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Grand Lake O’ the Cherokees

Catfish are jumpin’ and casino wheels turnin’ in the Sooner State

Do you like combining boating, fishing, golfing and camping? Well, the place to go for all these activities is Grand Lake O’ the Cherokees in northeast Oklahoma. This beautiful, serpentine body of water boasts 46,500 surface acres and 1,300 miles of shoreline. The seemingly endless coast, fish-rich waters and fun-filled, welcoming lakeside communities make this a one-stop recreation destination.

Pensacola Dam

To get a feel for the place, you should start at the beginning: the Pensacola Dam, located in the southwest end of the long, winding lake. The first hydroelectric dam in Oklahoma, this 6,565-foot-long structure created the lake in 1940 to harness the current for the Grand (Neosho) River. The 150-foot-high dam has 51 arches and 21 spillways. Tours of the facility are available from Memorial Day to Labor Day.


Bring your fishing gear, because Grand Lake is an angler’s paradise. Tow your own boat to one of the launching ramps, or rent a vessel from the more than 20 marinas dotted around the lake. Drop a line in the water from the shore, or venture out into the water on a boat with a fishing guide service. Grand Lake has several helpful guide services that can show you where the big ones are biting.

Grand Lake is home to 45 fishing tournaments held here annually. Anglers haul in largemouth bass, white bass and spotted bass. You can also catch white crappies, bluegills and channel cats. Learn how to reel in Oklahoma’s most unique fish, the Spoonbill Catfish. Known for their beak-like rostrums, these bad boys can grow up 7 feet long and weigh as much as 200 pounds. Consult an expert if you plan on catching one of these monster fish.


Fishing isn’t the only watersport. From kayaks to motorboats, Grand Lake is the place to go. You can water ski, jet ski, parasail, go as fast as you can or as slow as you want. Grand Lake has the wide-open thoroughfares and the small, intimate coves ideal for quiet afternoons out on the water.

Sailboat enthusiasts love Grand Lake because of its southwest-to-northeast wind direction, blowing perpendicular to the long lake’s axis. This geometry allows these sailors to catch the prevailing wind along the length of the lake.


You brought your golf clubs, right? Grand Lake enjoys an abundance of beautiful, green links. Some are paired with marinas, some with casinos, but all are lush and lavish. Call ahead for tee times.


Grand Lake O’ the Cherokees is so big that it spans four counties. Along the shoreline, you’ll find several welcoming communities filled with amenities that will keep you busy throughout your stay. In addition, there are lots of little shops to wander in and out of, ample restaurants to satisfy even the pickiest eater and some fantastic RV resorts. Pick one and call it home base, and then head out to enjoy your day, or stay in and play at the park.


If your travel plans include gaming, head on over to one of the 20 casinos that call Grand Lake home. Spend the day at the tables, play the nickel slots or relax relaxing time at one of the many restaurants that overlook the lake from these hot spots.

Monkeying Around

Monkey Island, a blissful strip of land in the widest part of Grand Lake, offers the diversity of a rural setting combined with outstanding fishing, nightlife and shopping. Monkey Island also hosts the majority of Grand Lake’s fishing and golf tournaments.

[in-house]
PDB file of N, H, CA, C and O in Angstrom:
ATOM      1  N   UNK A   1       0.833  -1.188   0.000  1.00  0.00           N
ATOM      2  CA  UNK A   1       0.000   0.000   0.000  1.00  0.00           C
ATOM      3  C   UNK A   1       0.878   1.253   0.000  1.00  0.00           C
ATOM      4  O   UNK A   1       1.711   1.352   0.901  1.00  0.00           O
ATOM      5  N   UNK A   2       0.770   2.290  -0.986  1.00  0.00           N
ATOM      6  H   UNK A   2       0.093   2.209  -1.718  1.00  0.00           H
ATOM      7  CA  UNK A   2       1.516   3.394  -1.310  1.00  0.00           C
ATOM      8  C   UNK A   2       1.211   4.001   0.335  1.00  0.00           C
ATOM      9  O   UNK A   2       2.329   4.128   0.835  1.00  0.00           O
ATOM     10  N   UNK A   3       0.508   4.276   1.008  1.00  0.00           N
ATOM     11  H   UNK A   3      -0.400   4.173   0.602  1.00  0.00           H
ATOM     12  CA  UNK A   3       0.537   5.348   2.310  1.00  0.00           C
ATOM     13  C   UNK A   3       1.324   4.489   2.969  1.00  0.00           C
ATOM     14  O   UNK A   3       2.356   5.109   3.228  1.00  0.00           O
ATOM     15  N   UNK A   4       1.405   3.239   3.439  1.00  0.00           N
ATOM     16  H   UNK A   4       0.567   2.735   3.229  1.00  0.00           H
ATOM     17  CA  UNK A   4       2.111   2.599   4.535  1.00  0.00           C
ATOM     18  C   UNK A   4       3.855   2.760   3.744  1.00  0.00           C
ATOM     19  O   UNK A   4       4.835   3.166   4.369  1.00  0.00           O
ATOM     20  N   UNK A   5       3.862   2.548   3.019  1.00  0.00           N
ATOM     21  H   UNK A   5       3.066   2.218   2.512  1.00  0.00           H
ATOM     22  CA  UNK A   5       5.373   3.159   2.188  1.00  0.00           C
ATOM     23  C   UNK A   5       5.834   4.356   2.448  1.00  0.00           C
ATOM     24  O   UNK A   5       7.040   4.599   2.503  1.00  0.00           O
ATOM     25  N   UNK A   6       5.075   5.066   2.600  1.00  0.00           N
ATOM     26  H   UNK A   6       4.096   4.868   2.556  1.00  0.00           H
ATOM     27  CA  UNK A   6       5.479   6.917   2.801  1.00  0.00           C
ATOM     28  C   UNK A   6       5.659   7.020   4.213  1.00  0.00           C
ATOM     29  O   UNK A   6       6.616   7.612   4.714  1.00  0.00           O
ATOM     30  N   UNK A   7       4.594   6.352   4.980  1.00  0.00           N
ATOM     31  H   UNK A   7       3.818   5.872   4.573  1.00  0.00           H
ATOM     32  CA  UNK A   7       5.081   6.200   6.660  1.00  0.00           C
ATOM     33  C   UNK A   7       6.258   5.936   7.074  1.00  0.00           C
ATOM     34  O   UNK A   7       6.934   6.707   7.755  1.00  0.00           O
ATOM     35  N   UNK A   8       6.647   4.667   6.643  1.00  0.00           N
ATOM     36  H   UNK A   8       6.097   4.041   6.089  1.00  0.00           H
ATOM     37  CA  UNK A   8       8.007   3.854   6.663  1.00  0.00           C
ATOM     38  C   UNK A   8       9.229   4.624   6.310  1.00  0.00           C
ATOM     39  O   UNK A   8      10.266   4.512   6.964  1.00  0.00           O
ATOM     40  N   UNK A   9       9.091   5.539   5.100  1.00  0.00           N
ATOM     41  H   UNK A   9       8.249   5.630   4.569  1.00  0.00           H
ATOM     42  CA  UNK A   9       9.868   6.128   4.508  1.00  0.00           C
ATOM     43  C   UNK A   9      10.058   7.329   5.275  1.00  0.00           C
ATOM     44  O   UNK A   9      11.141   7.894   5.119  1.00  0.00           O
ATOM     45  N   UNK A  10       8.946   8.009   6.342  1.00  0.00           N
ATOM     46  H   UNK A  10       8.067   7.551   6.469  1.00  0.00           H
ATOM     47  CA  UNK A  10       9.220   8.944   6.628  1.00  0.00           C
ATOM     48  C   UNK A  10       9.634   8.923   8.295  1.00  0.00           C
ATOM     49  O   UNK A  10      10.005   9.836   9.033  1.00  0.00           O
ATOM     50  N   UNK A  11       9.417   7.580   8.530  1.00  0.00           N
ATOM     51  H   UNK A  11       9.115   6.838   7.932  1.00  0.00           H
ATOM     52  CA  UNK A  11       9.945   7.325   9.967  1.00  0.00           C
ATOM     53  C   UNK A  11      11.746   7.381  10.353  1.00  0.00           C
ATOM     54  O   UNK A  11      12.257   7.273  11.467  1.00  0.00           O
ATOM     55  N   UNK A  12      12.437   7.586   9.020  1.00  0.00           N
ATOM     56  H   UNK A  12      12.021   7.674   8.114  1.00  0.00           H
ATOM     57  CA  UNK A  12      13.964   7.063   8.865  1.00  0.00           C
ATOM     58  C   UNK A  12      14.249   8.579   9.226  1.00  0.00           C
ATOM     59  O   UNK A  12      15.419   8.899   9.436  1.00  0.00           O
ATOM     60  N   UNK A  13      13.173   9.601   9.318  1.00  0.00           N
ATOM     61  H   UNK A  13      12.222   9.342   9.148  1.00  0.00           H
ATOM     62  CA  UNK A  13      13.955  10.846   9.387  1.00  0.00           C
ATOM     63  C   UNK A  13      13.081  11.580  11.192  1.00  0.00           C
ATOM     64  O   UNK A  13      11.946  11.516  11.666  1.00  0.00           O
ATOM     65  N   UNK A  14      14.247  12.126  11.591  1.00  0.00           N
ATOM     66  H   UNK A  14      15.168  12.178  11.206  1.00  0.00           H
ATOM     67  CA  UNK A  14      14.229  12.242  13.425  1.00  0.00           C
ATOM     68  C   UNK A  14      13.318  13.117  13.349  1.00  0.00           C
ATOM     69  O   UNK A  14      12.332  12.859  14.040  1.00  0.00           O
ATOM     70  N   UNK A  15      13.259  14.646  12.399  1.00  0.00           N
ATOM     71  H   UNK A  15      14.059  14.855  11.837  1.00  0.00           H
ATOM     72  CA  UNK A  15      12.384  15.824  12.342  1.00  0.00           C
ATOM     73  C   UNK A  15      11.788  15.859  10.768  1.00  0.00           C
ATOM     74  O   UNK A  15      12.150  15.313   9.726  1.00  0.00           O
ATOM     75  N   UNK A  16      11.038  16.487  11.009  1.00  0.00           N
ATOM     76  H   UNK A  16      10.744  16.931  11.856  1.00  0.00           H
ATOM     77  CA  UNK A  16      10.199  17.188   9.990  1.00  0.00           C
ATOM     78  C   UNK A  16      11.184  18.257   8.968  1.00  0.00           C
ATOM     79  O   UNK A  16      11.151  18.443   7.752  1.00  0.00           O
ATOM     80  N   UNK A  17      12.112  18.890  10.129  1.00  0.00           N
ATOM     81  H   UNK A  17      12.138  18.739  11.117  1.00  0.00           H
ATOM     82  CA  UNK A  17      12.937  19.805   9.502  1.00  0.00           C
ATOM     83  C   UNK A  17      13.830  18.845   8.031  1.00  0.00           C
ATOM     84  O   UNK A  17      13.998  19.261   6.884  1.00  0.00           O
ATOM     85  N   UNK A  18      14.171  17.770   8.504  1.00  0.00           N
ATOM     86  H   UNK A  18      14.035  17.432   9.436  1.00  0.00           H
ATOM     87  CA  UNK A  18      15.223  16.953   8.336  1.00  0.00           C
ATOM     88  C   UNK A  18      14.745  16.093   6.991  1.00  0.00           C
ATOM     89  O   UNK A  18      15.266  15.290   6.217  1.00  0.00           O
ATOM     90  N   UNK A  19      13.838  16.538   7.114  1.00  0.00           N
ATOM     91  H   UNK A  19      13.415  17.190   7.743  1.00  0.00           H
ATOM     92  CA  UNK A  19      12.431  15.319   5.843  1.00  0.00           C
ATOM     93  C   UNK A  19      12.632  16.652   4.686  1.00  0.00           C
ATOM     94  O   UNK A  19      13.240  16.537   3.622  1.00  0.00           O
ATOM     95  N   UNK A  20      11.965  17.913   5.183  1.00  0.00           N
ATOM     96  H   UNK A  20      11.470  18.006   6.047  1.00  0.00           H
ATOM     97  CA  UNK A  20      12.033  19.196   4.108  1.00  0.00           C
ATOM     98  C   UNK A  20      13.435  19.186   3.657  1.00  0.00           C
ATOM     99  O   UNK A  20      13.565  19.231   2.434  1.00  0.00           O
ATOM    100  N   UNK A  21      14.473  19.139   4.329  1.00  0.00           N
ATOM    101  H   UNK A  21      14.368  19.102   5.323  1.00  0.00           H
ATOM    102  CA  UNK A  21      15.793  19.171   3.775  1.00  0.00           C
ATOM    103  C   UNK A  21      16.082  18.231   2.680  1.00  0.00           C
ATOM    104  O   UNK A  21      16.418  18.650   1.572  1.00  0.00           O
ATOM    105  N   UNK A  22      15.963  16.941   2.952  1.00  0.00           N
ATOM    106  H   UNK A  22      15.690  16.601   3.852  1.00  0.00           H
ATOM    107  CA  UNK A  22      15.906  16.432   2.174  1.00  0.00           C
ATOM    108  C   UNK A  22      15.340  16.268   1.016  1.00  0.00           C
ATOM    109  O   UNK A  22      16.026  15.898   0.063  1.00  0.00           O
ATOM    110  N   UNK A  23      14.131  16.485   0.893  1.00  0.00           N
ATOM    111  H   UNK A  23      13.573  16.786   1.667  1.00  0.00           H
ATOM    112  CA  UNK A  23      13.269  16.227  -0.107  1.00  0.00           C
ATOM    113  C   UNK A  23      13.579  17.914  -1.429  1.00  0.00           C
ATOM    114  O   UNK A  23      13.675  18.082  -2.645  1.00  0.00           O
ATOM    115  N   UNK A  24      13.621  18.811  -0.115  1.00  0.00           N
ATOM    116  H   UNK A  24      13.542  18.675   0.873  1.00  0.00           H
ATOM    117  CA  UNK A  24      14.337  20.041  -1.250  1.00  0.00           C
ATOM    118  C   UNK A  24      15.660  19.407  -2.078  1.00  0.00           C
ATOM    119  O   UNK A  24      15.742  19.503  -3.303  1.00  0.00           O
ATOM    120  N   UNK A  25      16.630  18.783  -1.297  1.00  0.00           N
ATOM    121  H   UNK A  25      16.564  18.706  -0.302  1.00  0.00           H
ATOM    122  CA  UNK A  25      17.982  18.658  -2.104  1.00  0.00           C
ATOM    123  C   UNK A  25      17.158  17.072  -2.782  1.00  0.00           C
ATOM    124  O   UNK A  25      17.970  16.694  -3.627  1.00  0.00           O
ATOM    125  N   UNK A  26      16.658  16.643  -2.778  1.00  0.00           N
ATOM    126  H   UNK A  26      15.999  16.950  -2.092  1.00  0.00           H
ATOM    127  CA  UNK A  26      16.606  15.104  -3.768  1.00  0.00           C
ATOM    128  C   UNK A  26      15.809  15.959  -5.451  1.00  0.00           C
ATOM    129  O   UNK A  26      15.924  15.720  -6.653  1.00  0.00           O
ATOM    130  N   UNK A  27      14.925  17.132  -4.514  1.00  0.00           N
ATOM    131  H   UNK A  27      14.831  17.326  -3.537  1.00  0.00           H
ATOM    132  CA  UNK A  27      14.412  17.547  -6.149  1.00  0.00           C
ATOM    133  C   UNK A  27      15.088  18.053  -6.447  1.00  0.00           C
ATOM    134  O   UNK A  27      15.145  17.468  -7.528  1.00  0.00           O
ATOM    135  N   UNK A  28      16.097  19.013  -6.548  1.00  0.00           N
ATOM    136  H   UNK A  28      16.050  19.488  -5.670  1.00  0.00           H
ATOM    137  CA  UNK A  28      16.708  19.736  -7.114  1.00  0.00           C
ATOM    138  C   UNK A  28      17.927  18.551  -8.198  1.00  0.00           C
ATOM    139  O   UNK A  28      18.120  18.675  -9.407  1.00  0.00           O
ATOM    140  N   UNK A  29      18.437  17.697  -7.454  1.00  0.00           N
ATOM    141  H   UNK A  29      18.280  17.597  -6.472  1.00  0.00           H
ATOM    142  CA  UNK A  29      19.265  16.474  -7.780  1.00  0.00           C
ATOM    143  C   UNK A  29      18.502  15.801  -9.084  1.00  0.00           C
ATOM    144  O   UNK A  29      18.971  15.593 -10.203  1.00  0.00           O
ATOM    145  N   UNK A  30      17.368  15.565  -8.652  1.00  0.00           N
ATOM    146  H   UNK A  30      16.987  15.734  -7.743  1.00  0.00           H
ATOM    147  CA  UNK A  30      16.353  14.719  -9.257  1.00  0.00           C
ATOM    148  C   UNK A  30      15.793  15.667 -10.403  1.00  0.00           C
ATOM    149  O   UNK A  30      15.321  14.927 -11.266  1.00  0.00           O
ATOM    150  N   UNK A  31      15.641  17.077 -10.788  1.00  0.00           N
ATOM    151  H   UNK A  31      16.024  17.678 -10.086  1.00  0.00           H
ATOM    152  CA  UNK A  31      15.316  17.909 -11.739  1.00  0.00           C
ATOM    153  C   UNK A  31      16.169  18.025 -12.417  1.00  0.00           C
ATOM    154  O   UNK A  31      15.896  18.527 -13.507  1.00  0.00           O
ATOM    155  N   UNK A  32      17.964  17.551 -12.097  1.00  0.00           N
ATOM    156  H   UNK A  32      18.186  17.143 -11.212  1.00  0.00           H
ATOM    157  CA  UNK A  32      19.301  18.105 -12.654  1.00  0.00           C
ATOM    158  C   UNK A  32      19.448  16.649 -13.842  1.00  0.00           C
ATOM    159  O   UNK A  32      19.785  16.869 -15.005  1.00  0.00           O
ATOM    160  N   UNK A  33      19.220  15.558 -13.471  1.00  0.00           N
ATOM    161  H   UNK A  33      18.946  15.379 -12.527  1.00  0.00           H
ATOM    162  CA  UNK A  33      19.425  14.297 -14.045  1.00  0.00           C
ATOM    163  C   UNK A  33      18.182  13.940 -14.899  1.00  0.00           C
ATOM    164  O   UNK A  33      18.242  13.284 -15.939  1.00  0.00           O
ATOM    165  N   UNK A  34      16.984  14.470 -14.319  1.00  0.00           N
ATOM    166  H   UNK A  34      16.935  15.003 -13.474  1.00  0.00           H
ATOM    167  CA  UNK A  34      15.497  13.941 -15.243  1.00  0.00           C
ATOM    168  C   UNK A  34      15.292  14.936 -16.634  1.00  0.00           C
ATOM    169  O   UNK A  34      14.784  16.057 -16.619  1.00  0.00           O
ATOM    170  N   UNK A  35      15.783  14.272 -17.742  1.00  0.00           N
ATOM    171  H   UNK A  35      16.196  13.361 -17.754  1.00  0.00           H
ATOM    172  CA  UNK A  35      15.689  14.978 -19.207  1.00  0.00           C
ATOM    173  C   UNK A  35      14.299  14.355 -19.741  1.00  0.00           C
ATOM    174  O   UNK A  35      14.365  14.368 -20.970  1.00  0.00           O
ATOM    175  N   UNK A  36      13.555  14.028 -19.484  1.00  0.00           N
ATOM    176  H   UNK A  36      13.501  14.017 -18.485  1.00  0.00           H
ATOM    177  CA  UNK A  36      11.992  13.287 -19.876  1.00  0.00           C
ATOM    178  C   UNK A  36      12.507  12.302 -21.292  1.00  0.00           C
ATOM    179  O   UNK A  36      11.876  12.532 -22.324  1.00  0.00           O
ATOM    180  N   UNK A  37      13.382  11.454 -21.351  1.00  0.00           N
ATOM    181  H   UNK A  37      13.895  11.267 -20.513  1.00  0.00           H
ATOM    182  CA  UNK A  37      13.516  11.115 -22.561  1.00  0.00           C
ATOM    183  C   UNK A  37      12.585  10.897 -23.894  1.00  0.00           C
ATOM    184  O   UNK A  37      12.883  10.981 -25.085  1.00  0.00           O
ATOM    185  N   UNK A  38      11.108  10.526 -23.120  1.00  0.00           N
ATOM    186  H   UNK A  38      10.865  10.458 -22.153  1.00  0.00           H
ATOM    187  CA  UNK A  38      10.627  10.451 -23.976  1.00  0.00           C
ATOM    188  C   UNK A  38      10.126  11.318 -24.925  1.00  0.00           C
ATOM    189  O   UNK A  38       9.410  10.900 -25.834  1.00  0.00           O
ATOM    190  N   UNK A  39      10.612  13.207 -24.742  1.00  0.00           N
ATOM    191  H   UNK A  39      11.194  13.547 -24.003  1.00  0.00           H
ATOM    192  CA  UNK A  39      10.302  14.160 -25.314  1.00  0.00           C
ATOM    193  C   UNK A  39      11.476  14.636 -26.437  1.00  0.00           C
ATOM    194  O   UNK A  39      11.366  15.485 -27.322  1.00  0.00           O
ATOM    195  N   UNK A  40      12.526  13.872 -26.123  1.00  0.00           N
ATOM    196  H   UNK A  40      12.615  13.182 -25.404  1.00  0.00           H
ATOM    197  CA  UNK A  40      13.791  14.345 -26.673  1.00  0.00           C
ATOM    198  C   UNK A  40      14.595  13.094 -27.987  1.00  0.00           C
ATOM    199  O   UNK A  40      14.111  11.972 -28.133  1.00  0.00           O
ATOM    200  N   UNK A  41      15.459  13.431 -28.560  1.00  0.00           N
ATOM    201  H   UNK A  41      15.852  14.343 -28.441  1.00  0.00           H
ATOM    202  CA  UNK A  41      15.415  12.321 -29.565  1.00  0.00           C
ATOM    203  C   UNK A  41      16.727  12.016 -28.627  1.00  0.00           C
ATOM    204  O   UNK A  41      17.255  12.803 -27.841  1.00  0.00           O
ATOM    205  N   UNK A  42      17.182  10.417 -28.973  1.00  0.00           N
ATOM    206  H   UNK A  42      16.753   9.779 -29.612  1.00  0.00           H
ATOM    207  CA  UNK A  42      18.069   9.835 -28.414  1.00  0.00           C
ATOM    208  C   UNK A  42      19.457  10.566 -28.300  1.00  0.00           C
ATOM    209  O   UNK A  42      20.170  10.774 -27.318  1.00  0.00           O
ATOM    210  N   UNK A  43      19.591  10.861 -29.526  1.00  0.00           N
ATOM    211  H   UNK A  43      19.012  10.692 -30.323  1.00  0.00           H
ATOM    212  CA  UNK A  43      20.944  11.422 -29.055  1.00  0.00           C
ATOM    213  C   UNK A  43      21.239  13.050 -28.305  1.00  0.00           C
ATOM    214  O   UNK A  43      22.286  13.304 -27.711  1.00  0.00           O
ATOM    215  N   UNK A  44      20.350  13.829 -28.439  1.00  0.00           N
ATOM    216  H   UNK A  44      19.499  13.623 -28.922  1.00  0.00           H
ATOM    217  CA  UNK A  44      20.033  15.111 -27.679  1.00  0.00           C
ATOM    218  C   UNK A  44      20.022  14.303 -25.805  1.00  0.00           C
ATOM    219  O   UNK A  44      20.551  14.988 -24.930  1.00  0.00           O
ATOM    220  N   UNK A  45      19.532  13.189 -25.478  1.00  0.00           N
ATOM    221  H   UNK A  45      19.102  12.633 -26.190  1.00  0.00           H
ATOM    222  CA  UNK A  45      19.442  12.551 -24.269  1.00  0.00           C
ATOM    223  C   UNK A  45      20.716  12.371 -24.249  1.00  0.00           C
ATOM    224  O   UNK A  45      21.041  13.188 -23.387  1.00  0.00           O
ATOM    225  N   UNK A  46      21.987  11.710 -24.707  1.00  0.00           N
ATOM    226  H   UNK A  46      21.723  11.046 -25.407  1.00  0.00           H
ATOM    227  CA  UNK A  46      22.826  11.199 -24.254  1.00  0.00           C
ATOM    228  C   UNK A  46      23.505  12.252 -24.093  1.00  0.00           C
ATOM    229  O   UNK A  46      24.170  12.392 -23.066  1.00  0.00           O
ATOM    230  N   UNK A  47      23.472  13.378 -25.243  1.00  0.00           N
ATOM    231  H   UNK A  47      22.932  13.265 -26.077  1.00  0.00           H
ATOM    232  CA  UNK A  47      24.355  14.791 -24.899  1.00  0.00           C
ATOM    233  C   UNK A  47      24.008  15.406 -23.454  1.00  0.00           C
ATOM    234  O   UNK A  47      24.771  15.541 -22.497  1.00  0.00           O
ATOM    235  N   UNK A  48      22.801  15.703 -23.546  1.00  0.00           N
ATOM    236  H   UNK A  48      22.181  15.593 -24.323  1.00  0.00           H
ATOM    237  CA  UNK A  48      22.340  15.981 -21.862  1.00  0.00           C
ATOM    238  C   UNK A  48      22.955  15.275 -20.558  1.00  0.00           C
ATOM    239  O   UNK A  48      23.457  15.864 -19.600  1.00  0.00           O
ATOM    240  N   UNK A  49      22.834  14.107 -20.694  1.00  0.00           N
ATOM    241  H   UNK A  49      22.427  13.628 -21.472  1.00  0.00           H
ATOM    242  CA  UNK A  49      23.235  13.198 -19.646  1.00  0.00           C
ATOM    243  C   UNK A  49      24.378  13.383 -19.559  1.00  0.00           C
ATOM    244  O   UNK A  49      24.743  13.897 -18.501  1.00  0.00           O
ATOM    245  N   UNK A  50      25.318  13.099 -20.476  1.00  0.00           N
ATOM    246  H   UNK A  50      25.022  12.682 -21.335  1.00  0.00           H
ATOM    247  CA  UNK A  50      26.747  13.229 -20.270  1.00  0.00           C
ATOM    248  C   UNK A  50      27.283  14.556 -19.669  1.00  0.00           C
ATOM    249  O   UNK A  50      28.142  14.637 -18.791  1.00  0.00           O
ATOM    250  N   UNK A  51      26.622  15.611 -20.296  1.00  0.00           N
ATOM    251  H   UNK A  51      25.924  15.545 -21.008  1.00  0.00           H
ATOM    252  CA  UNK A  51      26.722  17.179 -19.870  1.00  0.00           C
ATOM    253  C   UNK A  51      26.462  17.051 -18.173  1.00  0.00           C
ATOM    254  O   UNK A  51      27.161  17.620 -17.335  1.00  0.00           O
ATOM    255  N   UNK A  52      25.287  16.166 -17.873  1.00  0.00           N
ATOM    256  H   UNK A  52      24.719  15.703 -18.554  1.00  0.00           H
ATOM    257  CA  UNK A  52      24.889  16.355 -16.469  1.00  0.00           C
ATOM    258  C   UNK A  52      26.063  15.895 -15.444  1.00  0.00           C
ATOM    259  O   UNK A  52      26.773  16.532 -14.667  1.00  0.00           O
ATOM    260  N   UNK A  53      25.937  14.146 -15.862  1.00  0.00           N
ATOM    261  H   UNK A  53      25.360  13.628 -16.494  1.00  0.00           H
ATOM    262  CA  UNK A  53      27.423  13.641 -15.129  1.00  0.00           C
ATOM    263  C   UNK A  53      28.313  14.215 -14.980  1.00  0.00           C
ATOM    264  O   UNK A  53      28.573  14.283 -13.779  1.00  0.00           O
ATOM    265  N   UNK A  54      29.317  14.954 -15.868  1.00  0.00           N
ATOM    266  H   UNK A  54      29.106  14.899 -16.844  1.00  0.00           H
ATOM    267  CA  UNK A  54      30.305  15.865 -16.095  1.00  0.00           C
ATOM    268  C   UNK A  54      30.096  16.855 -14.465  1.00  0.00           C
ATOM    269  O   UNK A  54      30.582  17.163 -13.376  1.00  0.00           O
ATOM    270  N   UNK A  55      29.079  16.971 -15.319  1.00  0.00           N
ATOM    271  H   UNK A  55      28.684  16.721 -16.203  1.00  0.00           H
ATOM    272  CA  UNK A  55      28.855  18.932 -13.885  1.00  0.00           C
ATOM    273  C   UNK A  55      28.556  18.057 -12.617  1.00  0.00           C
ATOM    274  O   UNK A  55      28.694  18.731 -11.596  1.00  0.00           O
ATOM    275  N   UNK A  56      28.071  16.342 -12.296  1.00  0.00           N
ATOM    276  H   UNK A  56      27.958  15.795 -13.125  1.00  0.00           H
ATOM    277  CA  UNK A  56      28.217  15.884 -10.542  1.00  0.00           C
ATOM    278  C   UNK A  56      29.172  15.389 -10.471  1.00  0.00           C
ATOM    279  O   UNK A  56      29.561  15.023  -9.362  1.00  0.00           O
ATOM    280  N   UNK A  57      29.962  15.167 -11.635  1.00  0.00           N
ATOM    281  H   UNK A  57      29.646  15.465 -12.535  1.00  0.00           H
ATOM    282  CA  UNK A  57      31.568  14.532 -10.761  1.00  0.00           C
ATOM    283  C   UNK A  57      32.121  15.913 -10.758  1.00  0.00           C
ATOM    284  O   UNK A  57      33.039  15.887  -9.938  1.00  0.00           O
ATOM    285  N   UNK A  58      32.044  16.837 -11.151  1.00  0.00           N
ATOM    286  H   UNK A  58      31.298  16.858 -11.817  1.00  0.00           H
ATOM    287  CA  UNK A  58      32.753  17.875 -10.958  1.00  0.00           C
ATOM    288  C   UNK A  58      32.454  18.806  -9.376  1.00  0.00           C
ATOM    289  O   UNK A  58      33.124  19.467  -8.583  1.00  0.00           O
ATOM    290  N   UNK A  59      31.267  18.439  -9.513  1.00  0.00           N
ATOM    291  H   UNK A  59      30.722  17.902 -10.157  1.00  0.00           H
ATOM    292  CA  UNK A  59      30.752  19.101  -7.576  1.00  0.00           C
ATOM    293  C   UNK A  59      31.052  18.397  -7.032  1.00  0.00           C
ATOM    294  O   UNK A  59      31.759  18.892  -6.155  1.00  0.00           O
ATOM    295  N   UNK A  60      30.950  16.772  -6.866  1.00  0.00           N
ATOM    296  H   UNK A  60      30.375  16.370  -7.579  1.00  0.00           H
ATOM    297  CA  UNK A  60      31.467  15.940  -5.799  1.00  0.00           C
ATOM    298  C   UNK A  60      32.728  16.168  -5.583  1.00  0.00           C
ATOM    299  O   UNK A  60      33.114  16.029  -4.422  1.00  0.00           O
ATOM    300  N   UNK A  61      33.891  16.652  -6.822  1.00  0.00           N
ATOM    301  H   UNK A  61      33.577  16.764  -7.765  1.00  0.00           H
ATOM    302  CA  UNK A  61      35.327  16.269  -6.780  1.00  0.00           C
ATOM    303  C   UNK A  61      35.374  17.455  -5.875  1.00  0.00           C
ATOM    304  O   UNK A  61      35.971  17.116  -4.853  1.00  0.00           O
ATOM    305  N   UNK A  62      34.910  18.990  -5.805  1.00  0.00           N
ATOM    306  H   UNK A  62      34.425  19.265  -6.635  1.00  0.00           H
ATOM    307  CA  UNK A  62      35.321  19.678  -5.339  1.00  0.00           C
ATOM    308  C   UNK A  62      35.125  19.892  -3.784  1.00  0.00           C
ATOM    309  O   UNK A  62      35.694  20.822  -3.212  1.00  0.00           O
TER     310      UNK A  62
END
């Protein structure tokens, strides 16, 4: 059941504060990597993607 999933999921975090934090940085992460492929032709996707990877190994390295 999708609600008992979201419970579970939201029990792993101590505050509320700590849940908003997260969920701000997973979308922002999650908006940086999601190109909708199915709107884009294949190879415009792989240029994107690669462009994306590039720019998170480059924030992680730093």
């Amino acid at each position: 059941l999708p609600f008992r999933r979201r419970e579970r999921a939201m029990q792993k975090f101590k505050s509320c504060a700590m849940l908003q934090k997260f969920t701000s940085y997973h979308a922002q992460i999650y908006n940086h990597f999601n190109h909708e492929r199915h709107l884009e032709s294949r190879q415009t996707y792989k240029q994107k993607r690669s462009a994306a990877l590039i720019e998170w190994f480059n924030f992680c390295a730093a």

Jay, situated within the Cherokee Nation’s boundaries, is rich in Native American tradition and serves as the center of Native American activities, including the annual Gigging Tournament held in April, celebrating a Cherokee practice of catching fish with a long, pronged spear. The communities of Fairland and Wyandotte each offer their own take on what it means to be near one of the largest water resort areas in the Midwest.

Something for the Whole Family

The largest city on Grand Lake is the northern resort area of Grove. Grove sits near the southern end of 2,548-long Sailboat Bridge, which spans the north end of the lake and provides uniquely photogenic views of Grand Lake. The bridge also offers both a pedestrian walkway and bike lane. Often referenced as the “Gateway to Grand Lake,” Grove boasts a number of fine restaurants, specialty boutiques and antique stores. It’s also got plenty of outfitters and tackle shops for lake excursions.

While in town, take the kids to the Har-Ber Village Museum, located near the shore. Dedicated to pioneer life between the 1850s and 1920s, there are 25 historic log cabins situated on the grounds with interactive exhibits. Cook on a wood stove, sit at an old-time school desk and play with toys from more than a century ago. Har-Ber’s buildings have been relocated from their original homes and restored to original condition.

Grove hosts several popular events, including a bevy of music festivals, the Grand Lake Boat and Sport Show, and the Pelican Festival, which celebrates the annual fall migration of American white pelicans to Grove. Take a ride aboard The Cherokee Queen, a paddle-wheel riverboat and take advantage of the area’s full-service marinas and museums.

If you want to hang out on the lake but want someone else to do the driving, then book a tour on the Cherokee Queen Riverboat Ride, which docks in Grove. This 67-foot, twin-deck paddle-wheel boat will take you back to the time of ornate floating palaces. You can go for an afternoon sightseeing excursion, or book a romantic dinner tour.

For More Information

Visit Grand Lake



Oklahoma Tourism and

Recreation Department